- Preheat oven to 190 C / 170 C Fan / Gas 5. You will need a deep-sided, round, loose-based pie or flan tin around 5.5cm deep and 24cm in diameter. No need to grease, flour or line the tin.
- Mix the pie pastry crust ingredients together in a bowl with a fork until fully moistened and combined. Press the mixture into the tin with your hands, ensuring the crust goes at least 2/3 up the sides. Use your knuckles around the bottom edge to ensure it isn't too thick there. Prick the bottom and sides all over lightly with a fork (it will puff up if you don't), and bake in the oven for 15 - 18 minutes, until golden brown. Remove from the oven and set aside.
- While the pastry crust is baking, prepare the Sharon fruit (see tips below), and puree in a food processor or in a bowl with an immersion blender. Add all of the remaining filling ingredients except the egg whites and whizz together until frothy and fully combined.
- In a separate bowl, whisk the egg whites to stiff peaks, starting at low speed and gradually increasing to high speed. Using a spatula, fold 1/3 of the egg whites into the fruit mixture to loosen. Add the rest of the egg whites and fold gently until no white lumps or streaks remain.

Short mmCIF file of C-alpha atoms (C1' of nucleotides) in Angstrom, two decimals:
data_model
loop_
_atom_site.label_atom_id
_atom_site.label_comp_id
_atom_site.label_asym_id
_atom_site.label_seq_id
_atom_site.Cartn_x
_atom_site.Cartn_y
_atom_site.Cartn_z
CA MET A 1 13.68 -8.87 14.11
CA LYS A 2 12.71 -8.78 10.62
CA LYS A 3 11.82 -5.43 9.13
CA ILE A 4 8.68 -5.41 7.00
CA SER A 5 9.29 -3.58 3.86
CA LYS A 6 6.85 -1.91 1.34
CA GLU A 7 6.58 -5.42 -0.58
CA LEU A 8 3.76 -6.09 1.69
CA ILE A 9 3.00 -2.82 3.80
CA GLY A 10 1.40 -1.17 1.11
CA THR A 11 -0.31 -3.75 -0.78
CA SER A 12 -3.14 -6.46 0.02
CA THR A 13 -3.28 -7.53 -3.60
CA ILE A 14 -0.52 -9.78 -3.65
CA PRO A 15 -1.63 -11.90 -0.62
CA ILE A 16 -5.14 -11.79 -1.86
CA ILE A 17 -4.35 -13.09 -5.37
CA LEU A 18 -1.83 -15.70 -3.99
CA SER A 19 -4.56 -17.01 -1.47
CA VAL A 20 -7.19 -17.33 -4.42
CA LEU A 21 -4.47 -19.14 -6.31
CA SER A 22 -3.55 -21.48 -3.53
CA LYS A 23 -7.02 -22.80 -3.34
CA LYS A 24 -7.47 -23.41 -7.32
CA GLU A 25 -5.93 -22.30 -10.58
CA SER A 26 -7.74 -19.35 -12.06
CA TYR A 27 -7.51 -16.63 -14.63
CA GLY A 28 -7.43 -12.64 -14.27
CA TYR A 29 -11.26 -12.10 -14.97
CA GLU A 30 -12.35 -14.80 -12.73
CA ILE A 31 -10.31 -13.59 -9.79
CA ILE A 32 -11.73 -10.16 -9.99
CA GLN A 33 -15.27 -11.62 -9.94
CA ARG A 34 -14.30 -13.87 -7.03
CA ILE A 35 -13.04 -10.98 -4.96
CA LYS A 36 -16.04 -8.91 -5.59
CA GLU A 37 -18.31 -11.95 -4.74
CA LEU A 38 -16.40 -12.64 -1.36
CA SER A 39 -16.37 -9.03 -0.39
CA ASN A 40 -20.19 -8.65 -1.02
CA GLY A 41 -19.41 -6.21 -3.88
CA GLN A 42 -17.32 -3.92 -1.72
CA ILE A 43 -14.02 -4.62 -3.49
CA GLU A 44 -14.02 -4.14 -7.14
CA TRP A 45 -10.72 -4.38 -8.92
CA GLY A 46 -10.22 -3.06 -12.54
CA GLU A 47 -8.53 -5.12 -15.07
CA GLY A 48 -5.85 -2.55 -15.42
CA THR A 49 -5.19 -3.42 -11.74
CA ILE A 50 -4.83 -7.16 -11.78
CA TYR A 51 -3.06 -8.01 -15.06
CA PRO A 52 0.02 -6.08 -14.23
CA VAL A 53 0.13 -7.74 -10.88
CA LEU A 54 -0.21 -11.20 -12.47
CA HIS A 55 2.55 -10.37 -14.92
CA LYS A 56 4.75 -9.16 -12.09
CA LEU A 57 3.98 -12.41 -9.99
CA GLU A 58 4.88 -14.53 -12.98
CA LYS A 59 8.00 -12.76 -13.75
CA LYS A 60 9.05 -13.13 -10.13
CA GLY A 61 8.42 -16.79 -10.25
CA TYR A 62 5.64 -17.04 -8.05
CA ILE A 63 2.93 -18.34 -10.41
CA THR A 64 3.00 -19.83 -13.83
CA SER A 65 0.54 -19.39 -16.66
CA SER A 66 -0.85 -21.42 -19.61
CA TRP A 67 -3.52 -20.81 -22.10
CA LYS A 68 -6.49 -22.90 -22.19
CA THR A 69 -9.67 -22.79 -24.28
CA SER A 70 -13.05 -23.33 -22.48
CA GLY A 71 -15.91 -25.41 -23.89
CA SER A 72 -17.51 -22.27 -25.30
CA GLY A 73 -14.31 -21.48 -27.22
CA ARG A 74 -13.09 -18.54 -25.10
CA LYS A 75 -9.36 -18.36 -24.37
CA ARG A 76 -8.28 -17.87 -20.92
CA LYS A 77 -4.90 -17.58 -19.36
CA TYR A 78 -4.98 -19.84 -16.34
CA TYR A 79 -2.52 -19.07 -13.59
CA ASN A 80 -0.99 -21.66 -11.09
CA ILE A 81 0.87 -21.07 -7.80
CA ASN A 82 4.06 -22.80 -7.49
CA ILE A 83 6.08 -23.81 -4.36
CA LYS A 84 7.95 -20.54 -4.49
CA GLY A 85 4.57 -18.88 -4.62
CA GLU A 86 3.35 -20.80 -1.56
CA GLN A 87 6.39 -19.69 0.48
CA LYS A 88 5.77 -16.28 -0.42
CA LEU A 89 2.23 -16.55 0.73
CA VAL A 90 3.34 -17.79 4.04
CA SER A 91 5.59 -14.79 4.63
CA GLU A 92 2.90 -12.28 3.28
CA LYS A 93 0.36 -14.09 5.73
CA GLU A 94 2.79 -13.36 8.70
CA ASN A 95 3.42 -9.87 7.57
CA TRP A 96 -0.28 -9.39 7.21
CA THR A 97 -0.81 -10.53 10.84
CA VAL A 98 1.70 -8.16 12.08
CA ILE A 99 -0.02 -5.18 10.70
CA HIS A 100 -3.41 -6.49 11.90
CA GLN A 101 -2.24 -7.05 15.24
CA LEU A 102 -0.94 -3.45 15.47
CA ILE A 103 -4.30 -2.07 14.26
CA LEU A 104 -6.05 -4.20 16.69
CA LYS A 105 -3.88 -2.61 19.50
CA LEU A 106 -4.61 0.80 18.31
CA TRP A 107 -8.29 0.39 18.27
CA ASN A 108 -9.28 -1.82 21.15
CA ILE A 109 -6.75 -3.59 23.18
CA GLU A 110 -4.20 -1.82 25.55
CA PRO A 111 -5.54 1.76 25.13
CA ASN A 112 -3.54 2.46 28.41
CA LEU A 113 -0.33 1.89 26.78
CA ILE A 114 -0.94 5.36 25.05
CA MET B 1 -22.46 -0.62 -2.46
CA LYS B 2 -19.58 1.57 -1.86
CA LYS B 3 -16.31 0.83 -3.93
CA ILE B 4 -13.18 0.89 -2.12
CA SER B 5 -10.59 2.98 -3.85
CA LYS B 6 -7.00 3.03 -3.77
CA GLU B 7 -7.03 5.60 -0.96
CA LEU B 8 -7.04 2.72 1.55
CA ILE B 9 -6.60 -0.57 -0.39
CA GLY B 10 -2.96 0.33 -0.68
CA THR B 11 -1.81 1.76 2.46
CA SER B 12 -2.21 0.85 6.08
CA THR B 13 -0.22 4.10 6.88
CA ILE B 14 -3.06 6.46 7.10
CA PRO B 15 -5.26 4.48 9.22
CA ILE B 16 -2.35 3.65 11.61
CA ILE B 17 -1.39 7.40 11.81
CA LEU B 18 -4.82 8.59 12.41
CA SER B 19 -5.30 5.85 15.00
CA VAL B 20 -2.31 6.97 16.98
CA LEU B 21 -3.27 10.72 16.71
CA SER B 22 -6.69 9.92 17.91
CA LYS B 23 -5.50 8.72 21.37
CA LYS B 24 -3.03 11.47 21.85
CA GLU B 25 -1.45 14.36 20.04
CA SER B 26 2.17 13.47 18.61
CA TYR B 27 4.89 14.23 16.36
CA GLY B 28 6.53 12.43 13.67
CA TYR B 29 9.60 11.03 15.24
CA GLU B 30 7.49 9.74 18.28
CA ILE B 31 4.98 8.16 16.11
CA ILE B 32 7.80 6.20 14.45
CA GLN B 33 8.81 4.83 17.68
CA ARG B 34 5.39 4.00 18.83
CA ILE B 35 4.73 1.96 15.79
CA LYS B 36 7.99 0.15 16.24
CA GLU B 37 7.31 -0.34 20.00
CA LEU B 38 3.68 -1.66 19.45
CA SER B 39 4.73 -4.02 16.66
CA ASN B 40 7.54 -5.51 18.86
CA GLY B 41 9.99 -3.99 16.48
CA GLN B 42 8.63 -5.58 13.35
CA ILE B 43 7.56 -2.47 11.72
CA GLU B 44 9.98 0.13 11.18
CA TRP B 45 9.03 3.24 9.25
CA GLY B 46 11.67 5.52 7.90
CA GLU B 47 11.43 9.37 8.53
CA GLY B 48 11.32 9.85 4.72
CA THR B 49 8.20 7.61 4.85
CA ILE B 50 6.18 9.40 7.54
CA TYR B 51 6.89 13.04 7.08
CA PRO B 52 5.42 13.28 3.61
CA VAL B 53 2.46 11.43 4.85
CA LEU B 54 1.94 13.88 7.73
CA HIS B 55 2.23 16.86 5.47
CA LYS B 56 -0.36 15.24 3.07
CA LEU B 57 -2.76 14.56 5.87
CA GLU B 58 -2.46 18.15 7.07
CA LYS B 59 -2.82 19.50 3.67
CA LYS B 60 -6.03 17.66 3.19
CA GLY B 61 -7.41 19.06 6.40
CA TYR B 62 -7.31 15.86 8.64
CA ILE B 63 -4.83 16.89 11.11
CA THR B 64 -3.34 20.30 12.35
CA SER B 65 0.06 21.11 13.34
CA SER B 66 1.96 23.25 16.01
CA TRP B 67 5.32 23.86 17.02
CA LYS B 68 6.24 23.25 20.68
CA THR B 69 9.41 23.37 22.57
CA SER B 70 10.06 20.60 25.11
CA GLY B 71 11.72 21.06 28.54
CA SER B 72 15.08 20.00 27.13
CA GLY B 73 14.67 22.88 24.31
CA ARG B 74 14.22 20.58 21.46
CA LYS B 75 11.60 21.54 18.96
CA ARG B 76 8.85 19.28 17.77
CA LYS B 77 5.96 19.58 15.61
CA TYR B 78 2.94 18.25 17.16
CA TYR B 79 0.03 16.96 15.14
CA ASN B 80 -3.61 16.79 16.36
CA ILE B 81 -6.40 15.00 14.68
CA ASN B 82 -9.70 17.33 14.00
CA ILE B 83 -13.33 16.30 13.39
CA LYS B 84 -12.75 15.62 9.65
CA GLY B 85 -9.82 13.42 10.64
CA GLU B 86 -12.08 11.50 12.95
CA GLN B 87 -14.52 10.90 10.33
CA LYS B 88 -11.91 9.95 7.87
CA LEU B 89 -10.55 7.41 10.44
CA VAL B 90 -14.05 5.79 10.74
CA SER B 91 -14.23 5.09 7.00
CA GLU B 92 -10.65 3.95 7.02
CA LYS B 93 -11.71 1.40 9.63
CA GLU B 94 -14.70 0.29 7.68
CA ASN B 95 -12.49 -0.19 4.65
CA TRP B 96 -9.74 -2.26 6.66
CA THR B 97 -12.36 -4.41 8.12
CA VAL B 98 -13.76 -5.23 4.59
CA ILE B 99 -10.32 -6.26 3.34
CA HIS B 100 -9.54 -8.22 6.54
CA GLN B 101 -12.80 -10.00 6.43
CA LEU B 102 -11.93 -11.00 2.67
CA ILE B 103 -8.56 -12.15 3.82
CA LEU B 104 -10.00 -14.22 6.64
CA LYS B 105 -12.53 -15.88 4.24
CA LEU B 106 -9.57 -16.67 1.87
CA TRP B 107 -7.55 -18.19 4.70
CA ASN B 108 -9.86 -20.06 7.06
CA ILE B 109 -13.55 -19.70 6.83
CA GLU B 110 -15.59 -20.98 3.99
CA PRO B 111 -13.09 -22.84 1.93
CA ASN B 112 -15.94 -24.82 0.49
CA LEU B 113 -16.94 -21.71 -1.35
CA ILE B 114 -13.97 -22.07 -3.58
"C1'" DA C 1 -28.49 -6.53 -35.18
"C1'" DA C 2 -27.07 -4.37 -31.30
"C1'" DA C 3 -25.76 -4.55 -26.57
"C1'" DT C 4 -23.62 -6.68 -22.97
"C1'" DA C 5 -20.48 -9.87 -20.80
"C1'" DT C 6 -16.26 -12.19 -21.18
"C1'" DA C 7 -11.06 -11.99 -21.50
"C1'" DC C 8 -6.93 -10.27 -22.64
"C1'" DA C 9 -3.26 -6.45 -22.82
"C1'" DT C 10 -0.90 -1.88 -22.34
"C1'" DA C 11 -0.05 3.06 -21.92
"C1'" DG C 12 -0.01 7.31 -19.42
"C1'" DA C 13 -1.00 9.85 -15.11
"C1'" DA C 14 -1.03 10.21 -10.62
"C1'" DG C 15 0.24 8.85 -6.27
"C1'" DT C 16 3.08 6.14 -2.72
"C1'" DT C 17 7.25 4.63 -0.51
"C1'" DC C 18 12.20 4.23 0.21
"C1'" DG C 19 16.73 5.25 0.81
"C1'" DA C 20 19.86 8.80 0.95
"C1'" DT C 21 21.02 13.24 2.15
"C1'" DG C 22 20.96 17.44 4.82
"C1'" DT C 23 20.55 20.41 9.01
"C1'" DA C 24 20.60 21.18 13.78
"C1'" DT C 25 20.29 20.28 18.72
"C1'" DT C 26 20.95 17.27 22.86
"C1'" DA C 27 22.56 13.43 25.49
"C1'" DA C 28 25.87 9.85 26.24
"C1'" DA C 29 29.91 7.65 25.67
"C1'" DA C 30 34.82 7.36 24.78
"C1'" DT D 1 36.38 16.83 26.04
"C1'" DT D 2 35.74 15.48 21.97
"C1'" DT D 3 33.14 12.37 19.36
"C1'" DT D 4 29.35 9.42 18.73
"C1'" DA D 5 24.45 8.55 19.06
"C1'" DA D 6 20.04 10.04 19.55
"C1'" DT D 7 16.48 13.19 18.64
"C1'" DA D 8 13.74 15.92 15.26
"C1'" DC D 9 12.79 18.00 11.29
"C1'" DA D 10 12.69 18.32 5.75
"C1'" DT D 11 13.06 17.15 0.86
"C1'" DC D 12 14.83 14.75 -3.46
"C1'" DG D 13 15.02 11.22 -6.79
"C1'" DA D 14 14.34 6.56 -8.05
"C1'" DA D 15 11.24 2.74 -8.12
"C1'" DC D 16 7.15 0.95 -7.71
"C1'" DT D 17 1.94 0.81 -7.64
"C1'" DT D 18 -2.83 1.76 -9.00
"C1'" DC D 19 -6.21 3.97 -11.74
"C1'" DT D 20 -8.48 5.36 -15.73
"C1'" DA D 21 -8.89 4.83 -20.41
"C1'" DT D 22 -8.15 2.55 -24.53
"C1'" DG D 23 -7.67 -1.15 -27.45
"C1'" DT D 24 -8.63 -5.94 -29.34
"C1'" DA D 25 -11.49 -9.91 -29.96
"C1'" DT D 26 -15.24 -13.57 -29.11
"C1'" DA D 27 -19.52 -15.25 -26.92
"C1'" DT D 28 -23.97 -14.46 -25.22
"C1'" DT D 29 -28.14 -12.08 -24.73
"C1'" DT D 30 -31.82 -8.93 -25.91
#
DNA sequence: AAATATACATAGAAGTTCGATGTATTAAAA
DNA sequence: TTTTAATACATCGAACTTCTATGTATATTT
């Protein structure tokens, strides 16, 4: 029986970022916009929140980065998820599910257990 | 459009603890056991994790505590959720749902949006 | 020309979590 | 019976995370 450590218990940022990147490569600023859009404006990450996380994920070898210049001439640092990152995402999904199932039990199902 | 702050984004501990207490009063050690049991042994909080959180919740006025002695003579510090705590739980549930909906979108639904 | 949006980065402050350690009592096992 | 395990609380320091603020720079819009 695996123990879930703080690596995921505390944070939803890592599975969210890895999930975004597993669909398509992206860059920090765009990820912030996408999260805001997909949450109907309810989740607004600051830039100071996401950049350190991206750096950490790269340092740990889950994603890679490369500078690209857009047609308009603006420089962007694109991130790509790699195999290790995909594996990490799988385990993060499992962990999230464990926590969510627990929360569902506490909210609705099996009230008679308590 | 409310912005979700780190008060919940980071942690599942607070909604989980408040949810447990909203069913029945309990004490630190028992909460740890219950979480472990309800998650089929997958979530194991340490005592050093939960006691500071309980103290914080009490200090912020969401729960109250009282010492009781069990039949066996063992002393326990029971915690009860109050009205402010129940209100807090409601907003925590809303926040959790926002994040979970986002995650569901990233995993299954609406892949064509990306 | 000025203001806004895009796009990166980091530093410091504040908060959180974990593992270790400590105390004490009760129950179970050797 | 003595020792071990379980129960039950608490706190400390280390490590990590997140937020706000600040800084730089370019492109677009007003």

- Pour the filling on top of the crust, and smooth the top with a spatula. Lay out the reserved pecans around the edge, using 1 or 2 to mark each serving.
- Bake for 15 minutes in preheated oven. Turn the pie dish to ensure even baking, then turn the oven down to 170 C / 150 C Fan / Gas 3 and bake for a further 15 minutes. It should be golden brown, with the visible edging of the pastry crust not too dark.
- Remove the pie from the oven to a wire rack and cool for 5 minutes, before removing the sides. (I sit the pie dish on a stack of tuna cans, which is small enough and tall enough to allow the side to drop cleanly.) Let the pie cool completely before sliding it off the pie tin base; serve.
Tips for preparing Sharon fruit:
Scrub each fruit well under running water. Pull off the ‘flower’ around the top, then slice each fruit in half lengthwise. Make a V-cut and remove any hard white centre core from each half, similar to removing the white core from a tomato. (Riper fruits may not have any hard core at all.) Sharon fruit peel is edible; when very ripe, the peel is quite thin, similar to apples or pears. In less ripe fruit it will be thicker – in which case you want to peel it, or rub the flesh off it, so you don’t have hard lumps in your finished pie.
See it on my blog
See this, and more gluten free recipes, on my blog